Daily Archives: 1 January 2008

What do you need to do to win in Oz?

The first test is over and India lost badly. It would be fair to say that the batsmen lost the game for India. Even if India had been given another turn to bat, they would have still lost. There was still another day left (over 100 overs) and over 300 runs to make. There was no way they would have even come close!

The Australian victory did not come out of the blue for most Indian fans – it was probably the expected result. Doesn’t mean I am not disappointed. I am. Is there no way to stop the Australian juggernaut? Actually it is possible, but to beat Australia in Australia, you need to do several things right and doing these things starts well before the actual tour starts. This is where the Indians have missed a trick or two.

So, what needs to be done? A lot of these things seem like no-brainers, and yet we’ve missed out on quite a few of them –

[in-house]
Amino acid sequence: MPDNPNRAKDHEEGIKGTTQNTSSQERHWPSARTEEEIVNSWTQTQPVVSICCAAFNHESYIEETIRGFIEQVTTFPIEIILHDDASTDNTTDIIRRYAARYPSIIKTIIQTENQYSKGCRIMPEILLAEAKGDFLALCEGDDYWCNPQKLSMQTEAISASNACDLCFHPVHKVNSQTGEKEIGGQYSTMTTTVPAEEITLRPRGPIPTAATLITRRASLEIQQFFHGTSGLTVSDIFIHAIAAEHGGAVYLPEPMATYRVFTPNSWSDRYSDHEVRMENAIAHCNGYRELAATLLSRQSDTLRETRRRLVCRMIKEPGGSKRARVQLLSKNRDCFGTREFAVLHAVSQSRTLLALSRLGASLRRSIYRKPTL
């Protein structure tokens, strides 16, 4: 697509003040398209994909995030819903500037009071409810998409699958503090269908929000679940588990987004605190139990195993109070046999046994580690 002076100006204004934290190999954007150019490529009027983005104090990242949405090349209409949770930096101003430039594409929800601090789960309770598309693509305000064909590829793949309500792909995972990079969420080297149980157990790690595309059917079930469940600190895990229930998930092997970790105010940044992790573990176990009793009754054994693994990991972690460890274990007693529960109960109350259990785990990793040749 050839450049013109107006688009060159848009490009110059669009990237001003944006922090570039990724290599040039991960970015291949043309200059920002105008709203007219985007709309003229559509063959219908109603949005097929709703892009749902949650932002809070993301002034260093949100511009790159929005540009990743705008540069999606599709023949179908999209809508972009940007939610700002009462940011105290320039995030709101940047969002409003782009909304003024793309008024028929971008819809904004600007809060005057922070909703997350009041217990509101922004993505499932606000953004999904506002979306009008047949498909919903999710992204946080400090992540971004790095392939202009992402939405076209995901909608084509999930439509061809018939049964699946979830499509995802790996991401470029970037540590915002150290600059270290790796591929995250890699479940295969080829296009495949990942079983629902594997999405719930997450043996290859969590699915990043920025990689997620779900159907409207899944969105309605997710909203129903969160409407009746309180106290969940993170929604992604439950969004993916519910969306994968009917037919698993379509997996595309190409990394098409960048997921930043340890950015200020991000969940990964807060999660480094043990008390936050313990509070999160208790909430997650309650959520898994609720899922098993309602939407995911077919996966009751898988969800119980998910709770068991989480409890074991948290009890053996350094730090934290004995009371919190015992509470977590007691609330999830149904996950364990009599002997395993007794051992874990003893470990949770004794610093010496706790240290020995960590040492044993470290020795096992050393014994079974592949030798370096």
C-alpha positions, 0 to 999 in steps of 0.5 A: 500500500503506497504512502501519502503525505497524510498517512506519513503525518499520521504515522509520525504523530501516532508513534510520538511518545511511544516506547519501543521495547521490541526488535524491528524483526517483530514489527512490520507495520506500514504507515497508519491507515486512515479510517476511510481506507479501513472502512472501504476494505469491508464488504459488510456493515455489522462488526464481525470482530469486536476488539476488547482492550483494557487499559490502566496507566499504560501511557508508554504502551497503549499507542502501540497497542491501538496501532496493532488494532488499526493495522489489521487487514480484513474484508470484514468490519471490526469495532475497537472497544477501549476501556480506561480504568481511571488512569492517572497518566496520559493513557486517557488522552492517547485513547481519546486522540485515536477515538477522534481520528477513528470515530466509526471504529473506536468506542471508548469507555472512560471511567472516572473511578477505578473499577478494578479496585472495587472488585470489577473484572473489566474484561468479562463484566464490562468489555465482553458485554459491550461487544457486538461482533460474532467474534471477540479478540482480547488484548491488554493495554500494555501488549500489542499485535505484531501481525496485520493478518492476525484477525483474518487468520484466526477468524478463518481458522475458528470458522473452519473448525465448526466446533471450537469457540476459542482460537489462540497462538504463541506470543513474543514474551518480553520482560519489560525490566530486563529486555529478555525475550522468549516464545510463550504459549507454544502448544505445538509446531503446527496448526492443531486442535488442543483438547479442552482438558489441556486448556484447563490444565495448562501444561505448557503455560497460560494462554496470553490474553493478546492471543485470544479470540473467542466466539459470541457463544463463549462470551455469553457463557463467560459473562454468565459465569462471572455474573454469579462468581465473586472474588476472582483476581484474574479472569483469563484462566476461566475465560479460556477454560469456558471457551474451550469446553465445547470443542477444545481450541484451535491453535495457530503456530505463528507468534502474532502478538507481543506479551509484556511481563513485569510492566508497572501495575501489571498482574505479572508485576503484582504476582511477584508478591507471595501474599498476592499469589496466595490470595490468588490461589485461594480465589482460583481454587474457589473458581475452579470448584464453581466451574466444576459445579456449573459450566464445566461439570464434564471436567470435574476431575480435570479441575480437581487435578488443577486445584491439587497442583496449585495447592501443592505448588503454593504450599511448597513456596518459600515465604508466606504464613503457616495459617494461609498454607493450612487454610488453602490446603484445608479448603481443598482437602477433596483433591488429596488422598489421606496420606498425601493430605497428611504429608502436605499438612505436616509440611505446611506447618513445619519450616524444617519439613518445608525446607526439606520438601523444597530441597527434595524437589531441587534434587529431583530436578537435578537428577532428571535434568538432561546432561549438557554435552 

• Preparation: Touring teams need to get accustomed to bowling and batting in the Australian pitches, the conditions, the Kookaburra  ball, etc. To do this, they need to arrive early and at least play a couple of tour games. The Indians have basically missed out on this crucial aspect and they are going to pay. (Also read Peter Roebuck’s excellent column titled – Late arrival has cost India dearly)
  • Selection: Selecting the team for the tour and for the individual matches is important. The team selection to Australia was probably the best India could have picked, but they missed out on picking a good opening partner for Jaffar. The last time India toured Australia, Chopra was a great foil for Sehwag and although Chopra didn’t cross fifty even in one innings, there were two 100+ partnerships and two 50+ partnerships. This time around, although Sehwag was in the team, he wasn’t expected to play – not in the first test anyway. (This may change for the Sydney game). I also think that picking Harbhajan Singh for the MCG test was a bad move.